Sweet Potato Salad with Nasturtium Pesto Recipe
This sweet potato salad with nasturtium pesto recipe is a delicious hearty salad that utilizes a common plant you may have growing in your garden. The entire nasturtium plant is edible, include the leaves, stems, flowers, and the nasturtium pods, which are leftover after the flower has done its thing. The pods can in fact can be pickled to make a product resembling a caper. The nasturtium plant has a peppery flavor, resembling arugula.
When my friend farmer Sash suggested I make nasturtium pesto for a cooking class I taught at her farm, I was delighted. I had only known the plant for its edible flowers, but had never used the leaves and stems. It turns out it couldn’t be easier! Just give the leaves a quick blanch and shock in ice water, squeeze out extra moisture, and they’re ready to use! I like to make this nasturtium pesto recipe by finely chopping with a knife, instead of in the food processor, because I think the larger pieces of pepitas lend a nice texture to the finished dish.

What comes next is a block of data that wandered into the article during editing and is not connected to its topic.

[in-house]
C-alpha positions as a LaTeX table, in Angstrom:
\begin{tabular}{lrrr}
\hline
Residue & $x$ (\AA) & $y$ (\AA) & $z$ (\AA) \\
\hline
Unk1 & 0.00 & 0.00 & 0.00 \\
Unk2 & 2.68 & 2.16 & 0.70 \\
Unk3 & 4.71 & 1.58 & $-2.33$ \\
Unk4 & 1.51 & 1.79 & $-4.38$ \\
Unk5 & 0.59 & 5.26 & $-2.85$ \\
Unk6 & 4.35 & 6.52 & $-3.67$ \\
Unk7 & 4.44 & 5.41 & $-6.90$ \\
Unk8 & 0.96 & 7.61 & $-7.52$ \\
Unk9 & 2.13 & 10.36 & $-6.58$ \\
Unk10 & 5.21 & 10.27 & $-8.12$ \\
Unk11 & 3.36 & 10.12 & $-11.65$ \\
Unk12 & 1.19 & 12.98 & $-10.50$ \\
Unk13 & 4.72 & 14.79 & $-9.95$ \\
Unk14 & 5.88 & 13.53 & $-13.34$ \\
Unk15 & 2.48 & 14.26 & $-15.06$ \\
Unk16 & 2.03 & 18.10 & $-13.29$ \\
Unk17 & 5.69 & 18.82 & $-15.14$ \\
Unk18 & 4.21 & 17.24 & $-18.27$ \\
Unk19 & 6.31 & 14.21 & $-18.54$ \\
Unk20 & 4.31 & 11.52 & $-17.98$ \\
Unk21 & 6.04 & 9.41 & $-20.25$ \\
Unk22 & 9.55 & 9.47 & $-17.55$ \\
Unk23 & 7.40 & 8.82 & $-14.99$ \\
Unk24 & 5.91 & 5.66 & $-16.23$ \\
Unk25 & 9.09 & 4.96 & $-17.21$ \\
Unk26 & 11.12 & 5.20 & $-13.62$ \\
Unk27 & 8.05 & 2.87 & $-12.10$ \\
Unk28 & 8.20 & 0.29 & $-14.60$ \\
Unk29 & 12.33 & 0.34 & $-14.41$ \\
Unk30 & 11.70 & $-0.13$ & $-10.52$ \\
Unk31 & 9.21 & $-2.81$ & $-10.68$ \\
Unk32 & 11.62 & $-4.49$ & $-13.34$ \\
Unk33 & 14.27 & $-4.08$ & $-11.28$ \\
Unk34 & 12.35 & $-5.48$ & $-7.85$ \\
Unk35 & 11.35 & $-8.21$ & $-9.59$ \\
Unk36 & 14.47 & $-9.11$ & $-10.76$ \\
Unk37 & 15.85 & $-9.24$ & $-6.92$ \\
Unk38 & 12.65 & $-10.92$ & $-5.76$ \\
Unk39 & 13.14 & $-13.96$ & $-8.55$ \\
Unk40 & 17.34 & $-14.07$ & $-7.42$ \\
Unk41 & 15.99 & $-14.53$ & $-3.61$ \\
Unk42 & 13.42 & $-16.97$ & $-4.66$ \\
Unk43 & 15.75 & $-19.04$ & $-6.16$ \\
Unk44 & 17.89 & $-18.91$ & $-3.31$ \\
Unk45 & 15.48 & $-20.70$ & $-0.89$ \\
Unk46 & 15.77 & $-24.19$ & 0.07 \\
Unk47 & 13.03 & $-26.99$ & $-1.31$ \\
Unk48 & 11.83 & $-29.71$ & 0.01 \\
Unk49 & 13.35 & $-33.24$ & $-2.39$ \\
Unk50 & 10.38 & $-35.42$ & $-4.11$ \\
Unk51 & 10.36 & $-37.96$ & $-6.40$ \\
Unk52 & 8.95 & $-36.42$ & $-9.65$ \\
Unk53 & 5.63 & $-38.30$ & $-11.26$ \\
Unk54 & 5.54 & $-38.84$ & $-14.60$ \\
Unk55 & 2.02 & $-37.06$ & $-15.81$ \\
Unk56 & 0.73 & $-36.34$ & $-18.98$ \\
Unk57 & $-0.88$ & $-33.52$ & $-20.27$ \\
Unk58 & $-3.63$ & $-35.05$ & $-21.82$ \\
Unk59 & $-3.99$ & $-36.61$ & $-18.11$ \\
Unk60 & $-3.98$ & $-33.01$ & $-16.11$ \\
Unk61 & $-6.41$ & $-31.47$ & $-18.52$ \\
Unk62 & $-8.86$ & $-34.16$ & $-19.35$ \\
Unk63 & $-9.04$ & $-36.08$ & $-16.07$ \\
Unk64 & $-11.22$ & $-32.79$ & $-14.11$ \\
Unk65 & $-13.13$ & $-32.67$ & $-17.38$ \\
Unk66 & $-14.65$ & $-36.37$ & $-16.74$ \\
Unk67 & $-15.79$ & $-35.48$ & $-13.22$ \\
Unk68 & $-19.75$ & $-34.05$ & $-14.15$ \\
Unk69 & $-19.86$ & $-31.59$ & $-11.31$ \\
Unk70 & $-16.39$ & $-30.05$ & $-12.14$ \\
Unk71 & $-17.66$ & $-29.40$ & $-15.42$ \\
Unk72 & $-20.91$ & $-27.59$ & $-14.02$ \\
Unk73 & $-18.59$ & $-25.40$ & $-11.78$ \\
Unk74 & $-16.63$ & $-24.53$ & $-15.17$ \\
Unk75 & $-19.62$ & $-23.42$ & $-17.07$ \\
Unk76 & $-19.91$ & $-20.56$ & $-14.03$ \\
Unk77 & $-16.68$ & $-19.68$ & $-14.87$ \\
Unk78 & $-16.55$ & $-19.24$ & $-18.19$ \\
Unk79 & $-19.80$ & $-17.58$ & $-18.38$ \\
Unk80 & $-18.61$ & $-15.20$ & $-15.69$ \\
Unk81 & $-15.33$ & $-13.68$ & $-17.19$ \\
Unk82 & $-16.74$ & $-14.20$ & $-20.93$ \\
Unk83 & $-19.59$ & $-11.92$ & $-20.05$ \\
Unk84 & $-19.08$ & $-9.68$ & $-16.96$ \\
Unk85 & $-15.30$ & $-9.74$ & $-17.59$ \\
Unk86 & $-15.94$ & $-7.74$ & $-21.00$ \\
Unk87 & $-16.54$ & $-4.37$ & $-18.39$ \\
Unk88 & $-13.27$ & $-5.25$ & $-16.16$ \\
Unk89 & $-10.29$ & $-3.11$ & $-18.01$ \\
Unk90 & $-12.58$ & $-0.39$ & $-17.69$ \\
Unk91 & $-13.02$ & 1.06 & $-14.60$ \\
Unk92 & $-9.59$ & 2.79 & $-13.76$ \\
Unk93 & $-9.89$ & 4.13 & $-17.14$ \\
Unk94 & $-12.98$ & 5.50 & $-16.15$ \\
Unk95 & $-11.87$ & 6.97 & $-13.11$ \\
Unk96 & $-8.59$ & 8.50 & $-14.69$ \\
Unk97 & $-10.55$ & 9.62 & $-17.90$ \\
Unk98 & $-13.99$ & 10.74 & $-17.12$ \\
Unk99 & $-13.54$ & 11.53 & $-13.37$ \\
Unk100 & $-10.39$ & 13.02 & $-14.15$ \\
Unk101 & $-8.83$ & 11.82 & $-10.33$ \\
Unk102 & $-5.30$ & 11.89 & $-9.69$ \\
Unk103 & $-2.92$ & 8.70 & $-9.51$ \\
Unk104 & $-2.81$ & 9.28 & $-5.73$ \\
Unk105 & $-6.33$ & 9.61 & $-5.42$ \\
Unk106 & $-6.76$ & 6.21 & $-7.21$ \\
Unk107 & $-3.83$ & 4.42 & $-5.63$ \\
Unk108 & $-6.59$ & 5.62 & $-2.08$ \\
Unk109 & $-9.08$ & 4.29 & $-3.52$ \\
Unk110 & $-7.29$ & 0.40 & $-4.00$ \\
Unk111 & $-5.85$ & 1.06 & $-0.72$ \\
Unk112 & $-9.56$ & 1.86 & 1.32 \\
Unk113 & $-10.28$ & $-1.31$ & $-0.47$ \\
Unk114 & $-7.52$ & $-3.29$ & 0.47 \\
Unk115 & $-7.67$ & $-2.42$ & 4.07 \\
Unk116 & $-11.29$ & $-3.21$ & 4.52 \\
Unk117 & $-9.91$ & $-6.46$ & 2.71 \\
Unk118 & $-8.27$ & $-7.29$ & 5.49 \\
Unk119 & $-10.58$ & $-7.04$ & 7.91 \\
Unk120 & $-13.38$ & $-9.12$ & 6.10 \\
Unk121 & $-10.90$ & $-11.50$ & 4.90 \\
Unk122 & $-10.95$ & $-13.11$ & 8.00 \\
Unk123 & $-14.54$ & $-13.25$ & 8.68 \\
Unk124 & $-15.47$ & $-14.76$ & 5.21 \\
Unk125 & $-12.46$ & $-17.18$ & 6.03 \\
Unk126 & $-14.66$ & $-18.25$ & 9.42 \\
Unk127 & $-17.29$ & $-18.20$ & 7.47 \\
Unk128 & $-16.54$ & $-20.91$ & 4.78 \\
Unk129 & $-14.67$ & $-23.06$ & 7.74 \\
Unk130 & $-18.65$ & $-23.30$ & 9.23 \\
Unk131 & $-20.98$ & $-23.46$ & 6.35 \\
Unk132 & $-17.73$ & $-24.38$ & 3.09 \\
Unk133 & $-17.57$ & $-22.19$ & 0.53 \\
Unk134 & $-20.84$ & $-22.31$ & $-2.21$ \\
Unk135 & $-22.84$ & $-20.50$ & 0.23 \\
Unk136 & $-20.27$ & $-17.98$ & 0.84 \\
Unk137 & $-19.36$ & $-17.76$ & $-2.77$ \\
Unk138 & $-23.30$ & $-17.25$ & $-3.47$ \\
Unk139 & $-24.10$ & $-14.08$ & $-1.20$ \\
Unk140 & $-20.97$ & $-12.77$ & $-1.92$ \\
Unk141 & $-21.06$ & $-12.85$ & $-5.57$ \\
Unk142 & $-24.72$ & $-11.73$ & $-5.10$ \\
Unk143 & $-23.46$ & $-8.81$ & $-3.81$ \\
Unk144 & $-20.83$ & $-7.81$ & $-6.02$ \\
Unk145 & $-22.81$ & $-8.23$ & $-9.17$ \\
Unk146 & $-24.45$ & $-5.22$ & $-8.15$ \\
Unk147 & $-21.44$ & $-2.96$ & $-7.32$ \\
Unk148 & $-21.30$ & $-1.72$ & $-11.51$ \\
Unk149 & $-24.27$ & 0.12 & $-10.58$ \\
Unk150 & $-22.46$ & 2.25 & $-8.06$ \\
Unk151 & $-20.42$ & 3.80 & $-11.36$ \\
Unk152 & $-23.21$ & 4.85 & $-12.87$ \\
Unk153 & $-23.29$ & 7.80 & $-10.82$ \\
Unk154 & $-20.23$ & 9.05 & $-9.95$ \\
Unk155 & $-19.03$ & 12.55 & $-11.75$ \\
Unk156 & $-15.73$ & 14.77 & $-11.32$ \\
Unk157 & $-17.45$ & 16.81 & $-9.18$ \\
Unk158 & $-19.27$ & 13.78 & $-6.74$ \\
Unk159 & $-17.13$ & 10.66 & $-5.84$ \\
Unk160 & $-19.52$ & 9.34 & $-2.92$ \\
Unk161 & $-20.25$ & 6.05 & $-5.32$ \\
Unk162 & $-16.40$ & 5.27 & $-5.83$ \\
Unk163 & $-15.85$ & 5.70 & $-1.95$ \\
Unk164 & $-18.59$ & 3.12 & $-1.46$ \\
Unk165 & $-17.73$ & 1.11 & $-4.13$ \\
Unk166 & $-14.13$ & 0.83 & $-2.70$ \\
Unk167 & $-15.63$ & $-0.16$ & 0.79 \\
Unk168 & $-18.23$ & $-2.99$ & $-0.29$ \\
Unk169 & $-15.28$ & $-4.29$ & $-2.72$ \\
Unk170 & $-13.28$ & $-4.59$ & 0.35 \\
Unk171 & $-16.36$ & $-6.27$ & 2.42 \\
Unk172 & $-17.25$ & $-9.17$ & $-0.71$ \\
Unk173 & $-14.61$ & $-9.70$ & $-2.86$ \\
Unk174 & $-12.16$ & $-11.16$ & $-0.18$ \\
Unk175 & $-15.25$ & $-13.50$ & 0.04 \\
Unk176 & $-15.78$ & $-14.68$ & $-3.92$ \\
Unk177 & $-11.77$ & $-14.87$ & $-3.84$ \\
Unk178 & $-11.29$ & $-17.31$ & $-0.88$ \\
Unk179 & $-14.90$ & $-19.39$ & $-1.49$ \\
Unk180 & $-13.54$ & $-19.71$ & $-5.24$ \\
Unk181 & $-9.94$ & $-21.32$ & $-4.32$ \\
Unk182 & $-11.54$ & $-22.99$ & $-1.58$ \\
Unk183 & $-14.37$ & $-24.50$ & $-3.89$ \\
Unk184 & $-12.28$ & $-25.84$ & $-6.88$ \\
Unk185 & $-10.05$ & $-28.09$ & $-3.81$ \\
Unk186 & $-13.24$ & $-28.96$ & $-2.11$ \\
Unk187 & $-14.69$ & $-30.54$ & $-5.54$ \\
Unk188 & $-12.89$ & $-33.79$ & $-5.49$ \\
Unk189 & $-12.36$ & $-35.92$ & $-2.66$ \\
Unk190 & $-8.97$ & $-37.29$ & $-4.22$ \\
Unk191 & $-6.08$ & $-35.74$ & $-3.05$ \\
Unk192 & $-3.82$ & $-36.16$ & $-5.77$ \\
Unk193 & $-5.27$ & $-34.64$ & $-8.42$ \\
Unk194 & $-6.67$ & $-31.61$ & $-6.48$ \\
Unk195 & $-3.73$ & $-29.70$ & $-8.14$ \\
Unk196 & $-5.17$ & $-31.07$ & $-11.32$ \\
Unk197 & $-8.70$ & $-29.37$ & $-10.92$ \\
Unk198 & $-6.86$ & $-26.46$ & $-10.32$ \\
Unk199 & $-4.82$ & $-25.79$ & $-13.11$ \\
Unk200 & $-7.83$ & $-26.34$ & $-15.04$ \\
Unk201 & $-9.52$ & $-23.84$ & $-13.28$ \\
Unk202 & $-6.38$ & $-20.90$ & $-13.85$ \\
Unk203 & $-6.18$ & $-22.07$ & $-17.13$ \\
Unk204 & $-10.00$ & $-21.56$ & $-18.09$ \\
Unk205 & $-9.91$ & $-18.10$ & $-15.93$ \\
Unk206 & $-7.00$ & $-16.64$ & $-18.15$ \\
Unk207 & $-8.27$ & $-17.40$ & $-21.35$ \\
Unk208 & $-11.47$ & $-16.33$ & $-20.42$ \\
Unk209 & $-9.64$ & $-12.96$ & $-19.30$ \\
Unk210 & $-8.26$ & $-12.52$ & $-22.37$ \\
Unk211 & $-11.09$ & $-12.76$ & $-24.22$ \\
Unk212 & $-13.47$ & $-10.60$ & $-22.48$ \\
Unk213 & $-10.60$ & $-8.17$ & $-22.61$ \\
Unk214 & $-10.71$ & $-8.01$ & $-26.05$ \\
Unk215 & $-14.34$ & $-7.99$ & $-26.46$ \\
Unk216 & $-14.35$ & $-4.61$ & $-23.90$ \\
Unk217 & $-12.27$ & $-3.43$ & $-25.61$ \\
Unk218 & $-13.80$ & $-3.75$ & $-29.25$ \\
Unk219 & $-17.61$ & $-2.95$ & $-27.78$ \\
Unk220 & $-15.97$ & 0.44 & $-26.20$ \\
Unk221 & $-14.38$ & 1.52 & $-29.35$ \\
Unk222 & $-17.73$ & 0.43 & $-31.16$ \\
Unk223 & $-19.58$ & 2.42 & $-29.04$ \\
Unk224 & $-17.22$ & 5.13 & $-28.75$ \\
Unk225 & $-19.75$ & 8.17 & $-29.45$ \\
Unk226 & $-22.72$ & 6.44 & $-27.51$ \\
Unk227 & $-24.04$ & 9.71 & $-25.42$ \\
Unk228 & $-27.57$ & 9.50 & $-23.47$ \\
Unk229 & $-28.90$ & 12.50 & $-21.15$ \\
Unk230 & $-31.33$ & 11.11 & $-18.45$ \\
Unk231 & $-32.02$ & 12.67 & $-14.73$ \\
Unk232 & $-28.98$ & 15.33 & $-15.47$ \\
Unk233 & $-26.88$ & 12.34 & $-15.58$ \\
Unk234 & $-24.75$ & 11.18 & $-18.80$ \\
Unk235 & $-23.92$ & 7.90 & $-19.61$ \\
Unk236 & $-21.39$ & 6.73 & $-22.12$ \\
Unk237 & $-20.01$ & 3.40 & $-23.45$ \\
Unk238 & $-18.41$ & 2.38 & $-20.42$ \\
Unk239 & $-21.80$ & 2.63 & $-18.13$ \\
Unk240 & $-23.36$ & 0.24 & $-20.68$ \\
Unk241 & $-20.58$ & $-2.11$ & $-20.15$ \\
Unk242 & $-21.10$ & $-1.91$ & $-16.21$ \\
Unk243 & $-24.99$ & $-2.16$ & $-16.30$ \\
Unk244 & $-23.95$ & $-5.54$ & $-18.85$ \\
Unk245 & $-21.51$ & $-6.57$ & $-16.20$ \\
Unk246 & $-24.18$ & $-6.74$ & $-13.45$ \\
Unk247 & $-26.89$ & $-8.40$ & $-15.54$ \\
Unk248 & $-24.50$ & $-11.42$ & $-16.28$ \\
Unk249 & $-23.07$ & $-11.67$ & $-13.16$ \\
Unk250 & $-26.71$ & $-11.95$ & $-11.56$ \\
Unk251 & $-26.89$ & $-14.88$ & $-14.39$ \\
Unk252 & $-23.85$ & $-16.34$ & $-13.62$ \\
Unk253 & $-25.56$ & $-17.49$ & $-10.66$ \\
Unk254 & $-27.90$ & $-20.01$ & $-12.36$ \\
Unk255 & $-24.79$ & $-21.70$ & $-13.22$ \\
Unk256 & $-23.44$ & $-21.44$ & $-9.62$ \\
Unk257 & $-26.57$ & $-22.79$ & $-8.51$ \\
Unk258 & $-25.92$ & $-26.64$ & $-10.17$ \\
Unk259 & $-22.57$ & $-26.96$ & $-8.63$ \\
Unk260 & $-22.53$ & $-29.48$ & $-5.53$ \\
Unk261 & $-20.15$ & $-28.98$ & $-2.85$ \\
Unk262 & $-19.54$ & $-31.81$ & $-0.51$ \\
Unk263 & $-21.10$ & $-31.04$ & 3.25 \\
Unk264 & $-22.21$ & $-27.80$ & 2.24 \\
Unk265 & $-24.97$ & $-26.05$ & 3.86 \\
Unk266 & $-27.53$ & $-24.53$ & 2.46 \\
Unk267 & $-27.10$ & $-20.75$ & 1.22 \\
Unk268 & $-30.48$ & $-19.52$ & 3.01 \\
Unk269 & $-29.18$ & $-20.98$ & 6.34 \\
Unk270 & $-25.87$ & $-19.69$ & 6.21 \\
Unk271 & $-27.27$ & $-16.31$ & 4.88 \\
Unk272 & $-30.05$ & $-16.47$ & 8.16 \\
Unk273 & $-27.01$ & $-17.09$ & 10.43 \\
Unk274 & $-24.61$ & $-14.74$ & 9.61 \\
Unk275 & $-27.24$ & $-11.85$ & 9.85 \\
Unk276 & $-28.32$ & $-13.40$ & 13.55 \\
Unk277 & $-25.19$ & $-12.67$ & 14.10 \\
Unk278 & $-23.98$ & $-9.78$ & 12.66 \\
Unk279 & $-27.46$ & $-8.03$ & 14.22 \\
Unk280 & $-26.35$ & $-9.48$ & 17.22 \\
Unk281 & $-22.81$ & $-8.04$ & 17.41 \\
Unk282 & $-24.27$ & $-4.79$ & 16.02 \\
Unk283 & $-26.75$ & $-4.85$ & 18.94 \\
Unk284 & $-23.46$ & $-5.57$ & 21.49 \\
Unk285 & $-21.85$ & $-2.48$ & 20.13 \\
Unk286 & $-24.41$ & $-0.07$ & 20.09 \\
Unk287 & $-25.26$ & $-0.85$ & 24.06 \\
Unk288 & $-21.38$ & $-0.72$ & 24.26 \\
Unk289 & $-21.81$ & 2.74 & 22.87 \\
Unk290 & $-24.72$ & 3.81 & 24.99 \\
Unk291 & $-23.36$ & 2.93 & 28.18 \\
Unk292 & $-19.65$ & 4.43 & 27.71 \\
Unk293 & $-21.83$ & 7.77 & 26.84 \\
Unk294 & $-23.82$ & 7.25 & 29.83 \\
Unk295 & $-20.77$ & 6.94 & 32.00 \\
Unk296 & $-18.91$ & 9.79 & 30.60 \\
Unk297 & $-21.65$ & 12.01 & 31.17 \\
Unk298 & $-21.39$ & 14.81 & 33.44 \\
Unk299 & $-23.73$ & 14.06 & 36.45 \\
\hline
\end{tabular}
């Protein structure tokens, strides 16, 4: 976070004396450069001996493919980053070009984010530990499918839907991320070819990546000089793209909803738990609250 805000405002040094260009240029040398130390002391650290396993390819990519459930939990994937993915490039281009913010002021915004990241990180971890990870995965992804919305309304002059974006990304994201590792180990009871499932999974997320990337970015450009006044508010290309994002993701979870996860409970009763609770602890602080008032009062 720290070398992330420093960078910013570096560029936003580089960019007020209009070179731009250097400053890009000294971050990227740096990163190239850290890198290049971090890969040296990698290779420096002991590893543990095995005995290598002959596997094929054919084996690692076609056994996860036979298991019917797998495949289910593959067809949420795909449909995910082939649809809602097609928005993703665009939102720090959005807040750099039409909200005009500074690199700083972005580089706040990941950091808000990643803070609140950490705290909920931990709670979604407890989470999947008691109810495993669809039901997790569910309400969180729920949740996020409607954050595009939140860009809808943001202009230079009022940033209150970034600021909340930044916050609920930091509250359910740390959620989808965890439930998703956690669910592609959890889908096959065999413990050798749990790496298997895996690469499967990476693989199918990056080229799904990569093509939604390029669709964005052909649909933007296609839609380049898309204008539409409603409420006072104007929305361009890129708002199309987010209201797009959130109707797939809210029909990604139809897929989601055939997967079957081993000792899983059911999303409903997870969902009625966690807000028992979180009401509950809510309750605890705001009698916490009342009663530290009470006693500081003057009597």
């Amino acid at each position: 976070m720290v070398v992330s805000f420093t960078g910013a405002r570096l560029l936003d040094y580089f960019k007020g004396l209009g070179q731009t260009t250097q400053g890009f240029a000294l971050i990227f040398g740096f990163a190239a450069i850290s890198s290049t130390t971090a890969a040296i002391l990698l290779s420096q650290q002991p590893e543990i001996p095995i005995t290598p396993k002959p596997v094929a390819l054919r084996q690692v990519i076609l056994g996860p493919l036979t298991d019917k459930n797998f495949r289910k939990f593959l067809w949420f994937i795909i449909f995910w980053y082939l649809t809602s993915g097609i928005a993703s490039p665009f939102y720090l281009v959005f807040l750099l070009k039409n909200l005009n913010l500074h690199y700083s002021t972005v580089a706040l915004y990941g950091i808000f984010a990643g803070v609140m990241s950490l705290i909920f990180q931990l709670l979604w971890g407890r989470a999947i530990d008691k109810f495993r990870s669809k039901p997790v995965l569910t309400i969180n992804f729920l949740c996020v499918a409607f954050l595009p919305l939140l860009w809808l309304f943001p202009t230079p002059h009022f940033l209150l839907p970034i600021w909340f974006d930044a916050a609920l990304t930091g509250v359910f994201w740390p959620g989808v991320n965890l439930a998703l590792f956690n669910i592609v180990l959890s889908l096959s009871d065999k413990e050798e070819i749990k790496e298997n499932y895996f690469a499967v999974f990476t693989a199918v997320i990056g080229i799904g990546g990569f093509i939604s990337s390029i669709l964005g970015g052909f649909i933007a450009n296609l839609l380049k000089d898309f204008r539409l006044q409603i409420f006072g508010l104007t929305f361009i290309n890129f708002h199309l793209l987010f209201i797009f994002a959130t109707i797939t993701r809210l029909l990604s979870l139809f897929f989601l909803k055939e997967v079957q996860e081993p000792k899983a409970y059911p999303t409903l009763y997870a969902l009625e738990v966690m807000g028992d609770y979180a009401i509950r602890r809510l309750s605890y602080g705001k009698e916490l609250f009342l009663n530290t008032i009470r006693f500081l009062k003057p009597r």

A delicious and easy way to use a plant you may have growing in your backyard!
- 1½ pounds sweet potatoes
- 2 Tablespoons Extra Virgin Olive Oil
- ¼ teaspoon salt
- 2 ½ cups nasturtium leaves with stems
- 1/2 cup toasted pepitas
- 4 cloves garlic
- 1 cup olive oil
- 1/4 cup freshly grated Parmesan cheese
- 1 oz. goat cheese
- Pepitas for Garnish and Nasturtium Flowers for Garnish
Peel and cut sweet potatoes into ½” cubes. In a large frying pan, heat olive oil over medium heat. Add sweet potatoes and salt and cook until sweet potatoes are soft, turning occasionally, about 15-20 minutes. Pour cooked sweet potatoes into a bowl.
Bring a large pot of water to a boil; prepare an ice-water bath and set aside. Add nasturtiums to boiling water; cook for 10 seconds. Transfer to an ice-water bath until cool. Drain and set aside. When cool, squeeze as much water from the nasturtium leaves as you can.
Place blanched squeezed nasturtium, pepitas, and garlic in a pile on a large cutting board. Run a sharp knife back and forth through the pile until finely chopped. Place in a small bowl, fold in cheese, and add olive oil.
Add finished pesto to cooked sweet potatoes in a bowl and stir to combine. Garnish with goat cheese, pepitas, and nasturtium flowers if desired (they are edible too!)
Pesto may also be done in a food processor, end result will be smoother, I prefer the crunch and texture of the cutting board method.